After leaving the snails, apparently tired of the pace of life there, they swim around looking for a secondary host, frequently diving ducks such as the Common Merganser.  Finding one, they bore through its skin, somehow finding one another in the circulatory system to mate (I believe the animals are bisexual).  Afterwards, they migrate to the digestive tract where they produce eggs ready to be shed into the water with the duck’s feces.  Gaining the freedom of open water, they locate snails to infect, thereby completing the cycle.

An eruption of cercarial dermatitis on the lower legs after having spent a day getting in and out of canoes in the shallows of a lake, 21 September 2007, en.wikipedia. Image courtesy of User:Cornellier

We humans should be bystanders to this unwholesome series of events, but for one thing: the cercariae mistake us for ducks.  Only after entering the outermost layer of skin do they realize their awful mistake, but it is too late for them: our body’s immune system reacts to kill them off, that response leading to an angry, itching bump, swimmer’s itch.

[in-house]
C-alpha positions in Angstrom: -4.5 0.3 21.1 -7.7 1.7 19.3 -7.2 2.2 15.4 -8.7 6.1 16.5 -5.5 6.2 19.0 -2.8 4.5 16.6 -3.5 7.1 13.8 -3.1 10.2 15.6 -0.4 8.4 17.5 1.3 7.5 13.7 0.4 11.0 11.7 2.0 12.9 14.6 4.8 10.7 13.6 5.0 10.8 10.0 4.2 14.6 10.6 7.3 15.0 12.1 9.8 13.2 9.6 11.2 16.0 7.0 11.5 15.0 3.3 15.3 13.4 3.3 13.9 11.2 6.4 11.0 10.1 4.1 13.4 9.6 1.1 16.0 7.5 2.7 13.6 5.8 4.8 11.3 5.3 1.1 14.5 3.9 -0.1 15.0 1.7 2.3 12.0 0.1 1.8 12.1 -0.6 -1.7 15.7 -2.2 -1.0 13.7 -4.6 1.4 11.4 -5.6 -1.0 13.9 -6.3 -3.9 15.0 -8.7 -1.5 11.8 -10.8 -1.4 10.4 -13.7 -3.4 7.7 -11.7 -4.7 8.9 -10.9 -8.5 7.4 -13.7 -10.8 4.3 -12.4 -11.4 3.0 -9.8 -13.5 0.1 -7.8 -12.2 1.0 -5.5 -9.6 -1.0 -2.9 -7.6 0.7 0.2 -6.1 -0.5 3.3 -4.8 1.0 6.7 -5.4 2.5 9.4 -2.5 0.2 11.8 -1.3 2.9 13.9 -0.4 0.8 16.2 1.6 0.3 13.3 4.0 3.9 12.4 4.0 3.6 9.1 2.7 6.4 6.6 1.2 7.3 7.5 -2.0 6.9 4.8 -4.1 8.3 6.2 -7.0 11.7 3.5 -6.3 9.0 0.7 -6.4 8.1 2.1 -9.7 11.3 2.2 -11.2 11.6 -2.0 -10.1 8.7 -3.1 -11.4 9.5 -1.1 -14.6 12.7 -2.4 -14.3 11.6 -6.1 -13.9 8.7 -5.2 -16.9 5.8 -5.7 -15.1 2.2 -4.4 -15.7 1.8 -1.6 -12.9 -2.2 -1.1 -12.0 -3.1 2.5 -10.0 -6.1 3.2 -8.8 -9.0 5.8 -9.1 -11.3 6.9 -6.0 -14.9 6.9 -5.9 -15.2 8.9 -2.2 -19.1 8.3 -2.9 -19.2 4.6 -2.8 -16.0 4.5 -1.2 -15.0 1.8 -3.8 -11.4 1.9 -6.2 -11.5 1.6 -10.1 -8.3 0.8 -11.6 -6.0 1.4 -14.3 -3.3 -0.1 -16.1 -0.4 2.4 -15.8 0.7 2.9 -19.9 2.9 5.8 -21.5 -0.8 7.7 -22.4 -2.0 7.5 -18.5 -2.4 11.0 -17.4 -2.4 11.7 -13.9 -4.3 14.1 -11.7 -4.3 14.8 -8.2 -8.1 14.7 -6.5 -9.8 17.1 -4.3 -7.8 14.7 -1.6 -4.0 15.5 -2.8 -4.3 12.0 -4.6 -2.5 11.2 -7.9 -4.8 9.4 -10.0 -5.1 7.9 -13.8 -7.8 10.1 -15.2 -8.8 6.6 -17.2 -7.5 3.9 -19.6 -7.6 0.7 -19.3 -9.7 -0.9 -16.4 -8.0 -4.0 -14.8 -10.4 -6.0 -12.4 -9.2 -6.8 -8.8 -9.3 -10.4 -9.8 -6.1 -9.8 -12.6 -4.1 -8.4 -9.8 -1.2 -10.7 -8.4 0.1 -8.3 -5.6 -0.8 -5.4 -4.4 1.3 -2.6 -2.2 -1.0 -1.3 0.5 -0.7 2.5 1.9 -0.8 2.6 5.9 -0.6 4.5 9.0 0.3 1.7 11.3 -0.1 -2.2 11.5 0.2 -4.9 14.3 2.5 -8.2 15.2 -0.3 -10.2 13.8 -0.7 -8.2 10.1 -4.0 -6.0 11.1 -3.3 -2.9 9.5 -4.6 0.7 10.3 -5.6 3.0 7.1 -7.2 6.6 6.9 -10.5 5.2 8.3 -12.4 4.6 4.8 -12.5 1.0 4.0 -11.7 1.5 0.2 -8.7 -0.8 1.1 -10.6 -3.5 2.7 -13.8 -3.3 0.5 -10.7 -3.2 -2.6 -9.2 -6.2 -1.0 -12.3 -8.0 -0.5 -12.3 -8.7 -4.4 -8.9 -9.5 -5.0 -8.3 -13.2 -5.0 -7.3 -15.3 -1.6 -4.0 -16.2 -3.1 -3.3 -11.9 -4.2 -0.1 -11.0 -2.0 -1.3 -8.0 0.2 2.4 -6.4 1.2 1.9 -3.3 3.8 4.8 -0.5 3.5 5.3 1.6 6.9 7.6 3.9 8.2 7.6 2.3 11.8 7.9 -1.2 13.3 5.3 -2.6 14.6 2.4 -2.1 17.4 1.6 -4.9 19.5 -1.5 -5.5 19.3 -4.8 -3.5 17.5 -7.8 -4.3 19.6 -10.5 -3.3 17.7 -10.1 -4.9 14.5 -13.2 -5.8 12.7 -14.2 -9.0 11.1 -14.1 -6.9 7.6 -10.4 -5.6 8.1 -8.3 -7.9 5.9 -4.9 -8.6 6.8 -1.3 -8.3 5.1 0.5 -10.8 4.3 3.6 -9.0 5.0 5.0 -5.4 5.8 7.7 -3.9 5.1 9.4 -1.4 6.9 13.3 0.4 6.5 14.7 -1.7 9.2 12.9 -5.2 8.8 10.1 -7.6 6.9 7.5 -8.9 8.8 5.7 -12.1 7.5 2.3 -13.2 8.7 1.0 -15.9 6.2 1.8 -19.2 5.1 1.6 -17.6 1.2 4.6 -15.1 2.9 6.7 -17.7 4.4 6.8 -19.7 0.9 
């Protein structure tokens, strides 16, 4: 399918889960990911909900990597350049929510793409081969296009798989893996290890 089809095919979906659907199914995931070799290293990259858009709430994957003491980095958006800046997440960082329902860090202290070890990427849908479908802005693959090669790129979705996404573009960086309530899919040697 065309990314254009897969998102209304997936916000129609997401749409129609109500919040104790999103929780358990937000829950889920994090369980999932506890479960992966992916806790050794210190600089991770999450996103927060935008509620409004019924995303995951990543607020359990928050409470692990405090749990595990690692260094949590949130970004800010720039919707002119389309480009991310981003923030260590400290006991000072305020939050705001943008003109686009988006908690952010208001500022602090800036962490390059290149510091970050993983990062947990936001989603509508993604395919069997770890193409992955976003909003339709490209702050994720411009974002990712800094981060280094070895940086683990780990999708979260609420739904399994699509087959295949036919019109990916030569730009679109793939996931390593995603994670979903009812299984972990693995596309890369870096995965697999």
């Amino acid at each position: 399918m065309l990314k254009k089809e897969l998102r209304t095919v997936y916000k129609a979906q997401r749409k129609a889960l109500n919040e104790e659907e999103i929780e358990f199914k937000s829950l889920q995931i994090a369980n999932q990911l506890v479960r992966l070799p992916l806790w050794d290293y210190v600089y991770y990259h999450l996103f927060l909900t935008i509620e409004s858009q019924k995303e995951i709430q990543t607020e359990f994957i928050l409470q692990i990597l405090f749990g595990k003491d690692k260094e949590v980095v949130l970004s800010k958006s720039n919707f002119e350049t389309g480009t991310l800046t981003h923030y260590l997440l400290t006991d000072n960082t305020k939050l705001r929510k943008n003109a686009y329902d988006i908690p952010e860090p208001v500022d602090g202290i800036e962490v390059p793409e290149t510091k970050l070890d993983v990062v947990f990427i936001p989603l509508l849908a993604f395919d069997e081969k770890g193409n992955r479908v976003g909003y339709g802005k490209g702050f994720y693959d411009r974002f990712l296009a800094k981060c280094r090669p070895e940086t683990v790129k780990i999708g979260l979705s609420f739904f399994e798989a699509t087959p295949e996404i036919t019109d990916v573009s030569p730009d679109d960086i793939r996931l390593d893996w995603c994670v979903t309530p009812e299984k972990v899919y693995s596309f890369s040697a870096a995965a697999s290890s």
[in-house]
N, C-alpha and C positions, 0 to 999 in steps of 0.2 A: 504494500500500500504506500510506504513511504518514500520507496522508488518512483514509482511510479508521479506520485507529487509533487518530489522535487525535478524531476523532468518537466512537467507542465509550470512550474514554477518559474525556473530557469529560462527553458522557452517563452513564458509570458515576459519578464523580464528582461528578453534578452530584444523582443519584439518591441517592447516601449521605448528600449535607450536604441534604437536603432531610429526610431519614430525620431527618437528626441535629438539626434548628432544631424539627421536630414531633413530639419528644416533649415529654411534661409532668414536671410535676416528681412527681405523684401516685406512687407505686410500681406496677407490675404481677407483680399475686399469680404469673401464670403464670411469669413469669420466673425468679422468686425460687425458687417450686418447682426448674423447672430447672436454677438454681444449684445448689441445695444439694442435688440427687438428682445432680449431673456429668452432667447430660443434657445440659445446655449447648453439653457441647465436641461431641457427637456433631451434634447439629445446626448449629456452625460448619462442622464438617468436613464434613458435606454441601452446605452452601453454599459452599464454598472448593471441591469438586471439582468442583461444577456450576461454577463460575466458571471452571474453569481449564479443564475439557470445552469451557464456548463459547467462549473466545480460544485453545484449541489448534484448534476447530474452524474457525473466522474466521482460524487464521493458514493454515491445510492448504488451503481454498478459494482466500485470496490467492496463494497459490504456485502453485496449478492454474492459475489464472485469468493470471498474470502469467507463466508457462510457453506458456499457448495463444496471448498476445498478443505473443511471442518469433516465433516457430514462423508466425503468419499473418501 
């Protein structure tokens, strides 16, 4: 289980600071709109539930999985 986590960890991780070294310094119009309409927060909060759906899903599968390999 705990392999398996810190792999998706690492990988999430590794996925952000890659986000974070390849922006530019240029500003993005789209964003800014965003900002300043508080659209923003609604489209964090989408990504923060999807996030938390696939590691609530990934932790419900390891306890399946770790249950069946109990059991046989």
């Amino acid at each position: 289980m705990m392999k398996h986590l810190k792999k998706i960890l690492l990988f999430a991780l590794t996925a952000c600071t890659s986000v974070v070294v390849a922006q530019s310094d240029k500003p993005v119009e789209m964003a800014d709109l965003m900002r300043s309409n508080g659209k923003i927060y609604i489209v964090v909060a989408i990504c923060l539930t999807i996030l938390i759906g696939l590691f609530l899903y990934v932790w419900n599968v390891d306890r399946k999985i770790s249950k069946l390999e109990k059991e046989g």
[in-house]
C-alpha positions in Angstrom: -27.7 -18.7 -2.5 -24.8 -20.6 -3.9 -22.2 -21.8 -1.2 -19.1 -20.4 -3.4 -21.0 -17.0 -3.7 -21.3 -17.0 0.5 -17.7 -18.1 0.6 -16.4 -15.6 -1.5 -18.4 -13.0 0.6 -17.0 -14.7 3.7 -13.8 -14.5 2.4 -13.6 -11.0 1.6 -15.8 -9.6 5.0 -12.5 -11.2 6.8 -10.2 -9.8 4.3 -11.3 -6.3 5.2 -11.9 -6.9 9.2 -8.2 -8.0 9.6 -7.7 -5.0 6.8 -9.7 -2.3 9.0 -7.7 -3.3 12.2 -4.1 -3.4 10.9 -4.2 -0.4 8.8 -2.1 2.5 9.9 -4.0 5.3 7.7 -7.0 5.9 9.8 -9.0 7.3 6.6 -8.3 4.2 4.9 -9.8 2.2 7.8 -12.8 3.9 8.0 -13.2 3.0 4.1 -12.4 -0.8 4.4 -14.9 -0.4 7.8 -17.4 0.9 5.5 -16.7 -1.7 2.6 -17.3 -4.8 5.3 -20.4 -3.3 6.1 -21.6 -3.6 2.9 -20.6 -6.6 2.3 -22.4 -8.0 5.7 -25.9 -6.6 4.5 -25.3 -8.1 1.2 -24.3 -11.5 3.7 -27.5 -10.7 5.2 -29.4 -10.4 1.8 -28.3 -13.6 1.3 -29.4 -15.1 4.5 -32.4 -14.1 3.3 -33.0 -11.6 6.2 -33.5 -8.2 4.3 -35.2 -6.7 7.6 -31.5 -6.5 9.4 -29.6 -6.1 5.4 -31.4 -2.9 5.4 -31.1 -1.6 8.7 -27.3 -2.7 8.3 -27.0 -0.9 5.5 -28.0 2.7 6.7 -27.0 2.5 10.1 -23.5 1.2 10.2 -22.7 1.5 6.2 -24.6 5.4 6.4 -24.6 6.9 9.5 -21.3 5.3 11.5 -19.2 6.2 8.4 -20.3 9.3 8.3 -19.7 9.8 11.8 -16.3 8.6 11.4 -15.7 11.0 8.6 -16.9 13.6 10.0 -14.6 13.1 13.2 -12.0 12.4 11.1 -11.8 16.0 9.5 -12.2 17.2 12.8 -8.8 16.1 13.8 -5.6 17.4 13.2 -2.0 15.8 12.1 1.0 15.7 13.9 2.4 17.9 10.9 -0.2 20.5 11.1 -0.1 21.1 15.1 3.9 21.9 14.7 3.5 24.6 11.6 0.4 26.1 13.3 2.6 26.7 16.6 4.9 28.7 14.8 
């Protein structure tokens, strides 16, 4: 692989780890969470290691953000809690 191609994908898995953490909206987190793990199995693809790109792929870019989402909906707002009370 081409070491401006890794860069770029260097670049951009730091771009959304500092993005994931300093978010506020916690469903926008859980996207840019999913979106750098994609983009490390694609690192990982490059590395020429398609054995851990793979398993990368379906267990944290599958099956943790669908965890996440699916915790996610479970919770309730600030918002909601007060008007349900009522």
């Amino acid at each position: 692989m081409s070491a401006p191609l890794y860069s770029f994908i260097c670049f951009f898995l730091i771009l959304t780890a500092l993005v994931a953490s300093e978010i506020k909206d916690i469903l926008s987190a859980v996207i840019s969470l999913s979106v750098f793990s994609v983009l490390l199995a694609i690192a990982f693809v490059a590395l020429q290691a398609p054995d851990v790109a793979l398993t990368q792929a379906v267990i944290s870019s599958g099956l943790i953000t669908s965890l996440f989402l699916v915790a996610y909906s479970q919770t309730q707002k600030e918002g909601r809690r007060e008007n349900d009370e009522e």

Various methods have been used to control the pest.  At least two of them have been tried locally: copper sulfate and removing duck populations.  Copper sulfate kills snails, one of the hosts, but that method has been largely abandoned because it is not particularly effective in the long run and because it has harmful effects on other life.

Getting rid of ducks is easier said than done.  You can’t shoot them all—after all, there are game laws and many of us (including me) like them.  One technique is pyrotechnics.  At first I thought this had to do with firecrackers and bombs to drive away flocks, but that is not exactly so.  As applied to duck control, pyrotechnics has to do with firing a variety of noisemakers including propane cannons, thunderboom sticks, and bird bangers.  A loud noise sends flocks flying, no matter what the source.